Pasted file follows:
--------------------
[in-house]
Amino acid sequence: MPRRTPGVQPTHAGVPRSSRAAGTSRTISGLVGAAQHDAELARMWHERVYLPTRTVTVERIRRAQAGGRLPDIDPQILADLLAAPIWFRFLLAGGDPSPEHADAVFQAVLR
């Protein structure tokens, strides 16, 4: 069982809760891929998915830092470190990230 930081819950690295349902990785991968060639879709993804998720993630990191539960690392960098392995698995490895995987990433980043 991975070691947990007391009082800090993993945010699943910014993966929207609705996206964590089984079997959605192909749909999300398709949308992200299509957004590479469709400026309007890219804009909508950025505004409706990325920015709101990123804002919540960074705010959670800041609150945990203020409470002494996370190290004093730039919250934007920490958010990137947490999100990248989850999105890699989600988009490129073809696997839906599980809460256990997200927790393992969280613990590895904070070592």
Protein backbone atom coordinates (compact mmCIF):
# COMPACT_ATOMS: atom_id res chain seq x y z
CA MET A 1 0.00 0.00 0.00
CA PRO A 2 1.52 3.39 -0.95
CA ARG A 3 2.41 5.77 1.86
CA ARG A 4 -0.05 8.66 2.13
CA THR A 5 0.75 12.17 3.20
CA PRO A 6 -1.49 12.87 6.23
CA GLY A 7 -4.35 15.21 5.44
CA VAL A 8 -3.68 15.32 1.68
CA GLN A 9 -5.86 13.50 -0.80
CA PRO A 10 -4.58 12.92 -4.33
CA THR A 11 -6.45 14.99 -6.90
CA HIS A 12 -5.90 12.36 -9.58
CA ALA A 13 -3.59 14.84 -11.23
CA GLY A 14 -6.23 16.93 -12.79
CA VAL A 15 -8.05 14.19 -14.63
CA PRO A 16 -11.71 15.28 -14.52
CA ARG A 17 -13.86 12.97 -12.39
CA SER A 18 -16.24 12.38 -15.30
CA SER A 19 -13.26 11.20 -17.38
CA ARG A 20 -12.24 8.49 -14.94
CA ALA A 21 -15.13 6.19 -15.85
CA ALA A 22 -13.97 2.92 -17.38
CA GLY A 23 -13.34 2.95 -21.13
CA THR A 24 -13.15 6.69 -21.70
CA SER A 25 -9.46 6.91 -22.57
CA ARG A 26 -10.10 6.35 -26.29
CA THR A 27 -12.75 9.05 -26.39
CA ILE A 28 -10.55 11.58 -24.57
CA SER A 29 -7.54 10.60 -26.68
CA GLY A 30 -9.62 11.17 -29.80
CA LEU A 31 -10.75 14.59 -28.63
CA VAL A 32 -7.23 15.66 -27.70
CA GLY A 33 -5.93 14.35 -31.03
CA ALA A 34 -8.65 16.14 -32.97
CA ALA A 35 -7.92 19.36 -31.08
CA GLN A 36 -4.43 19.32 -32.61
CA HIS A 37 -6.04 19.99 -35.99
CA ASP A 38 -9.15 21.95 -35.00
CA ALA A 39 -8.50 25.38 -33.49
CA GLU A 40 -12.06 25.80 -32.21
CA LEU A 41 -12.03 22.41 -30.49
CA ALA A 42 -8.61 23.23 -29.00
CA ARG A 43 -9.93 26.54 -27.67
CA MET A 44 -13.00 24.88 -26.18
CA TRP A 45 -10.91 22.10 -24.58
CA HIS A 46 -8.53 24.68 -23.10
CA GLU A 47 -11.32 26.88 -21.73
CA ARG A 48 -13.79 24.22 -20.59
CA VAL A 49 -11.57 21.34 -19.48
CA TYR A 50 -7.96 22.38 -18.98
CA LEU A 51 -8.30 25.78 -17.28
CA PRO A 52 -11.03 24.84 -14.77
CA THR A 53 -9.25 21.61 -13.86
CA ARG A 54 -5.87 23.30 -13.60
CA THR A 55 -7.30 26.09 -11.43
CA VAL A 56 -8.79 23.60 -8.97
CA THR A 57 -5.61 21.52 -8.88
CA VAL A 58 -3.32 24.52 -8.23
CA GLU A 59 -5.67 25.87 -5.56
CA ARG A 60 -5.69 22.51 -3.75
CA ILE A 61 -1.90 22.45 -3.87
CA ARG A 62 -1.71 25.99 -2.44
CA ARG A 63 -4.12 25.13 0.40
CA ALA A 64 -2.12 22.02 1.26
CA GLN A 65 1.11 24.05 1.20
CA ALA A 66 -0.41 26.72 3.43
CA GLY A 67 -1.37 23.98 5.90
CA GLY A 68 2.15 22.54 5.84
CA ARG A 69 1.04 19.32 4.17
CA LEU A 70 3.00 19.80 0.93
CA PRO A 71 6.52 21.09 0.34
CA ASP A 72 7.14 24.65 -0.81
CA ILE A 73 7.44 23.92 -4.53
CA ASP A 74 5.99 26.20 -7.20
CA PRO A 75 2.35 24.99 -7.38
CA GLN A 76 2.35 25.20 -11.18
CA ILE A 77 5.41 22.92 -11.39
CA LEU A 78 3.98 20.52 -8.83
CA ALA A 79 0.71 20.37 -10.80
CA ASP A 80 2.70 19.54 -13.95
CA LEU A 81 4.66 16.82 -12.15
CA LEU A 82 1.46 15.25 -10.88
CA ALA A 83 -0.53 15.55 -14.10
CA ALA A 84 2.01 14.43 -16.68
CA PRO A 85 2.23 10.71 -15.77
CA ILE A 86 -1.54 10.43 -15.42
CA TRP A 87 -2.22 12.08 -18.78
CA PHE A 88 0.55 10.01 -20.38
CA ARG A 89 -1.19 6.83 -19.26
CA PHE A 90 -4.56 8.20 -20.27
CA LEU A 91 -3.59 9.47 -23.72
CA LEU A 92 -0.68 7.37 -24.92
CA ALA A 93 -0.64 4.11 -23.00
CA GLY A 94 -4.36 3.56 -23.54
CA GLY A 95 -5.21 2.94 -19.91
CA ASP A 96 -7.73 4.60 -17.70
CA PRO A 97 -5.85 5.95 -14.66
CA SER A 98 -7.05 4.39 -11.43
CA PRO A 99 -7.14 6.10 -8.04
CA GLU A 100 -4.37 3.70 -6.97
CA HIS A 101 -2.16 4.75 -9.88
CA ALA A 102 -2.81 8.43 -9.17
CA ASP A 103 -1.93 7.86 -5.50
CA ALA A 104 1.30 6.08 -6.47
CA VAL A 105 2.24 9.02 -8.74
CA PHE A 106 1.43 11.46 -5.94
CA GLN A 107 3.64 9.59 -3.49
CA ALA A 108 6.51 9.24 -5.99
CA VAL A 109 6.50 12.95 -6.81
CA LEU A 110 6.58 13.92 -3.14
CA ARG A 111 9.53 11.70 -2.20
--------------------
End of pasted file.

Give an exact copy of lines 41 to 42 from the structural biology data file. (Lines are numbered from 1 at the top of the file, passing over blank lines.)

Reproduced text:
CA GLN A 36 -4.43 19.32 -32.61
CA HIS A 37 -6.04 19.99 -35.99